2.5 Safe Reduction or Discontinuation of Tramadol Hydrochloride Extended-Release Tablets
Do not abruptly discontinue tramadol hydrochloride extended-release tablets in patients who may be physically dependent on opioids. Rapid discontinuation of opioid analgesics in patients who are physically dependent on opioids has resulted in serious withdrawal symptoms, uncontrolled pain, and suicide. Rapid discontinuation has also been associated with attempts to find other sources of opioid analgesics, which may be confused with drug-seeking for abuse. Patients may also attempt to treat their pain or withdrawal symptoms with illicit opioids, such as heroin, and other substances.
When a decision has been made to decrease the dose or discontinue therapy in an opioid-dependent patient taking tramadol hydrochloride extended-release tablets, there are a variety of factors that should be considered, including the dose of tramadol hydrochloride extended-release tablets the patient has been taking, the duration of treatment, the type of pain being treated, and the physical and psychological attributes of the patient. It is important to ensure ongoing care of the patient and to agree on an appropriate tapering schedule and follow-up plan so that patient and provider goals and expectations are clear and realistic. When opioid analgesics are being discontinued due to a suspected substance use disorder, evaluate and treat the patient, or refer for evaluation and treatment of the substance use disorder. Treatment should include evidence-based approaches, such as medication assisted treatment of opioid use disorder. Complex patients with co-morbid pain and substance use disorders may benefit from referral to a specialist.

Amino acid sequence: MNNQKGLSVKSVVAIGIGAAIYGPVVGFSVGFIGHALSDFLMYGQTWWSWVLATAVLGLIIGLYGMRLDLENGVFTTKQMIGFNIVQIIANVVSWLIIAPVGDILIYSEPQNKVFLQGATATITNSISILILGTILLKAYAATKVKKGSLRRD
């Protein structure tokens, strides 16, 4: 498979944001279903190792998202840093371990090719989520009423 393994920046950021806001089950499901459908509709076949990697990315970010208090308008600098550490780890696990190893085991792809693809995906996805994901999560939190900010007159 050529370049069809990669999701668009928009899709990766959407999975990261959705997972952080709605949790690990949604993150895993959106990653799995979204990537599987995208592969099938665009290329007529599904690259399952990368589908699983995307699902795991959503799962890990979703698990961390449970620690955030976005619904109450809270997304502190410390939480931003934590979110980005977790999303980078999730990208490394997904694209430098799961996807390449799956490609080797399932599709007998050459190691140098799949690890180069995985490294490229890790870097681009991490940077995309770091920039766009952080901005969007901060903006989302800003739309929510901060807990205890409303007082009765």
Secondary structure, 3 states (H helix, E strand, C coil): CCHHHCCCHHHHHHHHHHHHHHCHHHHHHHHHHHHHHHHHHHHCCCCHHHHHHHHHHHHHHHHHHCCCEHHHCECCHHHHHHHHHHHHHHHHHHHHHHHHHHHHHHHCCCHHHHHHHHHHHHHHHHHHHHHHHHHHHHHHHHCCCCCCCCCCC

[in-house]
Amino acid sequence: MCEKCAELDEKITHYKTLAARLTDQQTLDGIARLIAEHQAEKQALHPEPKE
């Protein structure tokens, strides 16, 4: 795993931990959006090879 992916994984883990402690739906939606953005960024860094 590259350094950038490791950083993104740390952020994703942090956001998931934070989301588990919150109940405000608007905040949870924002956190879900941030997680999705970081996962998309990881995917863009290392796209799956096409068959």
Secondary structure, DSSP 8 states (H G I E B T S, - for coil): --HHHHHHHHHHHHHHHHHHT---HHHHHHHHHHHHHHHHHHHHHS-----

There are no standard opioid tapering schedules that are suitable for all patients. Good clinical practice dictates a patient-specific plan to taper the dose of the opioid gradually. For patients on tramadol hydrochloride extended-release tablets who are physically opioid-dependent, initiate the taper by a small enough increment (e.g., no greater than 10% to 25% of the total daily dose) to avoid withdrawal symptoms, and proceed with dose-lowering at an interval of every 2 to 4 weeks. Patients who have been taking opioids for briefer periods of time may tolerate a more rapid taper.
It may be necessary to provide the patient with lower dosage strengths to accomplish a successful taper. Reassess the patient frequently to manage pain and withdrawal symptoms, should they emerge. Common withdrawal symptoms include restlessness, lacrimation, rhinorrhea, yawning, perspiration, chills, myalgia, and mydriasis. Other signs and symptoms also may develop, including irritability, anxiety, backache, joint pain, weakness, abdominal cramps, insomnia, nausea, anorexia, vomiting, diarrhea, or increased blood pressure, respiratory rate, or heart rate. If withdrawal symptoms arise, it may be necessary to pause the taper for a period of time or raise the dose of the opioid analgesic to the previous dose, and then proceed with a slower taper. In addition, monitor patients for any changes in mood, emergence of suicidal thoughts, or use of other substances.
When managing patients taking opioid analgesics, particularly those who have been treated for a long duration and/or with high doses for chronic pain, ensure that a multimodal approach to pain management, including mental health support (if needed), is in place prior to initiating an opioid analgesic taper. A multimodal approach to pain management may optimize the treatment of chronic pain, as well as assist with the successful tapering of the opioid analgesic [see Warnings and Precautions (5.17), Drug Abuse and Dependence (9.3)].